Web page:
Among all the runs I signed up for that had been badly affected by the haze, I must say that I highly commend the organisers of the BCU, because this was the best way I’ve ever seen a cancelled/postponed event. They gave very fair options to the runners (short of refunding the money, which all organisers usually won’t do because money had already been invested in preparing for the run, like printing the T-shirts, bibs, and medals).
This run offered three different medals: bronze, silver, and gold, depending on how many loops the runner completes. Each loop was about 5km within the Universiti Malaya campus, and the reason it was called Bukit Cinta Ultra was because the loop goes up the crazy slope that is known as Bukit Cinta.
The ultra spans 12 hours from 8pm to 8am.
Bronze: 5-9 loops (25-45km)
Silver: 10-14 loops (50-70km)
Gold: 15 loops and above (75km and above)
Because I had opted to run instead of just taking the “free” bronze medal, I was determined to run the minimum needed to get the silver medal, which meant that I needed to run at least 10 loops.
The organisers were pretty generous in this event… after all, they still gave a bronze medal for a minimum 25km, even though that doesn’t qualify as an ultramarathon. I think they provided this option to encourage signups, because 25km is only slightly more than a half-marathon, which even leisure runners would be able to accomplish easily. The medal design is supercute, inspired by the famous Ultraman character.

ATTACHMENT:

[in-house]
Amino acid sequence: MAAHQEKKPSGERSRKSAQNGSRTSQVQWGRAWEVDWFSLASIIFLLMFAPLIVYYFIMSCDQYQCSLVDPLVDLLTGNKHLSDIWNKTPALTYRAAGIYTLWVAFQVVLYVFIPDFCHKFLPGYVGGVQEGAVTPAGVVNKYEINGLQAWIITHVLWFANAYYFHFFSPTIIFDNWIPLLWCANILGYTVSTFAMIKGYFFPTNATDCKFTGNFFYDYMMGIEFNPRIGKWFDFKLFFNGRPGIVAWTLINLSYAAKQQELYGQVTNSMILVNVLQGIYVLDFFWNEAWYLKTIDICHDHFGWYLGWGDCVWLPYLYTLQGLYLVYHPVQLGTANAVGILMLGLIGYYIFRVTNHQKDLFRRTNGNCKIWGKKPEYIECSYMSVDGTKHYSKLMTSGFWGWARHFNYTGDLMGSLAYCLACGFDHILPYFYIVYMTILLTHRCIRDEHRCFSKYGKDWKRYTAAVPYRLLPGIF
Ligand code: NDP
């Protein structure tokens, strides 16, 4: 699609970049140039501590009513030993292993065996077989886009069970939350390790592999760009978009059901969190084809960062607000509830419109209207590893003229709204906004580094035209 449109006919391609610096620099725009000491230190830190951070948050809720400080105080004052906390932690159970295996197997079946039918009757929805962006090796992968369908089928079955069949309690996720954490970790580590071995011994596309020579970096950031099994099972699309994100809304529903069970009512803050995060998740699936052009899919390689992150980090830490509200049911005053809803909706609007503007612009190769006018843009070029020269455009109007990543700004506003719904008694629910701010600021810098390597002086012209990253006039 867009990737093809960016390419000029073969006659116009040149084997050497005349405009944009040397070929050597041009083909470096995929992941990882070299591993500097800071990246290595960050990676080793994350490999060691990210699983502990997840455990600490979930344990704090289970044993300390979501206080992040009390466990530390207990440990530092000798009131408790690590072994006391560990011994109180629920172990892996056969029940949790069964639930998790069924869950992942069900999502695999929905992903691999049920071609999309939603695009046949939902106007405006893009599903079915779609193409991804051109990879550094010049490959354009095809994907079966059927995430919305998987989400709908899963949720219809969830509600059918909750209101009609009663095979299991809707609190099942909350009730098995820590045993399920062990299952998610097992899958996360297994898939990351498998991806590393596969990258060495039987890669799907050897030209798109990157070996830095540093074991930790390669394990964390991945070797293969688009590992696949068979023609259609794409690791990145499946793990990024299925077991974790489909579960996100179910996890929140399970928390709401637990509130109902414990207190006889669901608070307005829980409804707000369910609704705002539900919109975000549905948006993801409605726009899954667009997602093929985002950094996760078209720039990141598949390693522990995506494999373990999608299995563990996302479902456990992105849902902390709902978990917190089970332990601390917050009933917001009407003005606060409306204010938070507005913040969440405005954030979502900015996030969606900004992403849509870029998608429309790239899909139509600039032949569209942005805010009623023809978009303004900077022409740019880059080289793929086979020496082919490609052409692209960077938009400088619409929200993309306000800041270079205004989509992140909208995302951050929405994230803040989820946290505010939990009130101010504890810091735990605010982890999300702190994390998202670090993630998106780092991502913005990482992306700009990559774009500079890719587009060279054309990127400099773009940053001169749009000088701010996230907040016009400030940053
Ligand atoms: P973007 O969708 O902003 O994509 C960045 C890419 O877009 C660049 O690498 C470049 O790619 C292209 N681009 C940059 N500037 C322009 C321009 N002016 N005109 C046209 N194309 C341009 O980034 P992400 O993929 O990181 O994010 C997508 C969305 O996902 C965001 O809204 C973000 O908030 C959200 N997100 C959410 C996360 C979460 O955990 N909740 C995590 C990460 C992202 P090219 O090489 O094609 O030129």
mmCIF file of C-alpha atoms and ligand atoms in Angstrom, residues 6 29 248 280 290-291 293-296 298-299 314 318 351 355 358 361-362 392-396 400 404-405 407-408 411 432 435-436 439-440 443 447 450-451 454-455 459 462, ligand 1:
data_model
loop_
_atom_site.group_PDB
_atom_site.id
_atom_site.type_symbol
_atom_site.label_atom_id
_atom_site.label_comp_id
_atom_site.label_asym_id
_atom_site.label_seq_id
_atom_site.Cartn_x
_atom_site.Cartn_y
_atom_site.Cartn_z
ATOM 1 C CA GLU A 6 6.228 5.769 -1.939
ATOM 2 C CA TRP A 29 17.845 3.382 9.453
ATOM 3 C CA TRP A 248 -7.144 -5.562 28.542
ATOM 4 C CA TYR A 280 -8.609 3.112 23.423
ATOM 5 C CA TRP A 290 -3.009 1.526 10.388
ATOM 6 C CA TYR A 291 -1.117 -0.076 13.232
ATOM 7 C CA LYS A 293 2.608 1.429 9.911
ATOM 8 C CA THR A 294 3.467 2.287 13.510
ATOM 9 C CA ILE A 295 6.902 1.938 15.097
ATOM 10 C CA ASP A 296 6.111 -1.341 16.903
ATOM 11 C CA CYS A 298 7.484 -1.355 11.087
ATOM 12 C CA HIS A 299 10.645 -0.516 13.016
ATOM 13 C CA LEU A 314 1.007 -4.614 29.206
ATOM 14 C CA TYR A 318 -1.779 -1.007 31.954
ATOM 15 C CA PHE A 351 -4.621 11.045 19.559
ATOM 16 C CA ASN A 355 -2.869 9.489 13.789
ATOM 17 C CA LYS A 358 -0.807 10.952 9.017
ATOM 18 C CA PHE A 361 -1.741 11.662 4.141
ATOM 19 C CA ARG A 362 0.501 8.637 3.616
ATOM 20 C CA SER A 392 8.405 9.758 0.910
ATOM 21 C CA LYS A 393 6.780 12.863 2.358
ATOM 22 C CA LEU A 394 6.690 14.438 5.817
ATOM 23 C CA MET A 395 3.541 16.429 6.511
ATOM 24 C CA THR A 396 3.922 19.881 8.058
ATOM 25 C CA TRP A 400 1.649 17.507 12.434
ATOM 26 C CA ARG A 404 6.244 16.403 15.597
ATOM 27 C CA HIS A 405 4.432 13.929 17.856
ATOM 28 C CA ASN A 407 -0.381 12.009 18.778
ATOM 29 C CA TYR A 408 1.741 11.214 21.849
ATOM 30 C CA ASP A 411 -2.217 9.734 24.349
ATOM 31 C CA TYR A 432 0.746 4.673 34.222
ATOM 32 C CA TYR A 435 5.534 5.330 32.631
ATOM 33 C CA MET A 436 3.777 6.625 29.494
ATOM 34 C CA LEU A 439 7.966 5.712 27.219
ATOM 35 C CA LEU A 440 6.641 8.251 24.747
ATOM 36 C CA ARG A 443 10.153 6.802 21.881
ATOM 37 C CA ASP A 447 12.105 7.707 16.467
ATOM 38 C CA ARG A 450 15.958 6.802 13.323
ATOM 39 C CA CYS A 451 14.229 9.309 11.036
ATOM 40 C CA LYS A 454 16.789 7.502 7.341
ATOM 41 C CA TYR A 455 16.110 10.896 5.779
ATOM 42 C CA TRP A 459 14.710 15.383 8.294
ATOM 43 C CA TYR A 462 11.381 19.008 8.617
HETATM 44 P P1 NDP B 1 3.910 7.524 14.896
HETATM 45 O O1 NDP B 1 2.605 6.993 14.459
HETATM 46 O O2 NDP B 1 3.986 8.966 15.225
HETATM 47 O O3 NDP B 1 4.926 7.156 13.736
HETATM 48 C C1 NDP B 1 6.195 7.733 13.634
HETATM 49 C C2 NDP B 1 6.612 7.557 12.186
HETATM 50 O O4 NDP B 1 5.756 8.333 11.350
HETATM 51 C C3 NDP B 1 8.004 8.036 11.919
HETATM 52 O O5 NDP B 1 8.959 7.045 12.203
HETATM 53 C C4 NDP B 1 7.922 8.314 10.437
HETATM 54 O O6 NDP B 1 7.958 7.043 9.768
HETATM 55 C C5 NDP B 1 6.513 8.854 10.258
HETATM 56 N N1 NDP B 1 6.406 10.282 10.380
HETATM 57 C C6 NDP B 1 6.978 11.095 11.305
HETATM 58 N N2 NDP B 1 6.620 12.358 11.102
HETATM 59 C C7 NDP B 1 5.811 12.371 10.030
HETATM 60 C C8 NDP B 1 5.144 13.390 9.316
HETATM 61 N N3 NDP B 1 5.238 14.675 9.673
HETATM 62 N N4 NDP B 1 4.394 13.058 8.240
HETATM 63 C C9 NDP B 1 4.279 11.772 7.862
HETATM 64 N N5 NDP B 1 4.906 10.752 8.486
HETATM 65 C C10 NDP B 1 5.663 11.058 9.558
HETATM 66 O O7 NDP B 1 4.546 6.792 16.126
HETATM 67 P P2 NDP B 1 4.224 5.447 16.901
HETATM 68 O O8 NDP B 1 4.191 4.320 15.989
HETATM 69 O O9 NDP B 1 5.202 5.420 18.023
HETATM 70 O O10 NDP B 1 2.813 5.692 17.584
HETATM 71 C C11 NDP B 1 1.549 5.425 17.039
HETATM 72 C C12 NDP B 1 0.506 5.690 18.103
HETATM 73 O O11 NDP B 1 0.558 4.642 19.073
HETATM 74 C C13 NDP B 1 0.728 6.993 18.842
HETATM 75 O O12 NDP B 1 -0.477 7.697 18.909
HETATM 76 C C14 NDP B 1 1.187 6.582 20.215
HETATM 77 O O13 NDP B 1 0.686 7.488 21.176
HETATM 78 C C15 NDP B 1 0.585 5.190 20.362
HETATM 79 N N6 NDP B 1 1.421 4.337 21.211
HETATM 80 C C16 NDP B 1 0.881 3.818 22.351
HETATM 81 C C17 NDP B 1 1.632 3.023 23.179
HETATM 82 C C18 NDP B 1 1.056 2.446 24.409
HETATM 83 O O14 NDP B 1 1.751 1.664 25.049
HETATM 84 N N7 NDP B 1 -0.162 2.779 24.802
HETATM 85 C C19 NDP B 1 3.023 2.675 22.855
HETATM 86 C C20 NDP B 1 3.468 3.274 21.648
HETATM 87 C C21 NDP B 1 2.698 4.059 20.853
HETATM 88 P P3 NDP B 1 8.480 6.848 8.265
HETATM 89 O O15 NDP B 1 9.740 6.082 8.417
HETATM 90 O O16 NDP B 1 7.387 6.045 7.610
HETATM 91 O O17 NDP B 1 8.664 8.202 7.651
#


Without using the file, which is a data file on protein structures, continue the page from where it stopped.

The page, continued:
RUNNING MY FIRST ULTRA
The inaugural Bukit Cinta Ultra used the car park in front of the building that housed the swimming pool in the UM campus. It was a great venue, as there was plenty of space for the numerous tents needed for the event – for the refreshments, the food, and resting space for the runners.
It rained just before the run started, but it came to a drizzle when we flagged off at 8pm.
I was actually quite ill-prepared, having no idea of what to expect and what to do in a ultra marathon. I had brought my pouch, but I forgot my water bottles!!! So in the end I ditched the heavy pouch and only carried my phone in a small pouch. Because I didn’t have my water bottles, every time I completed one loop, I would run into the holding area to get a drink.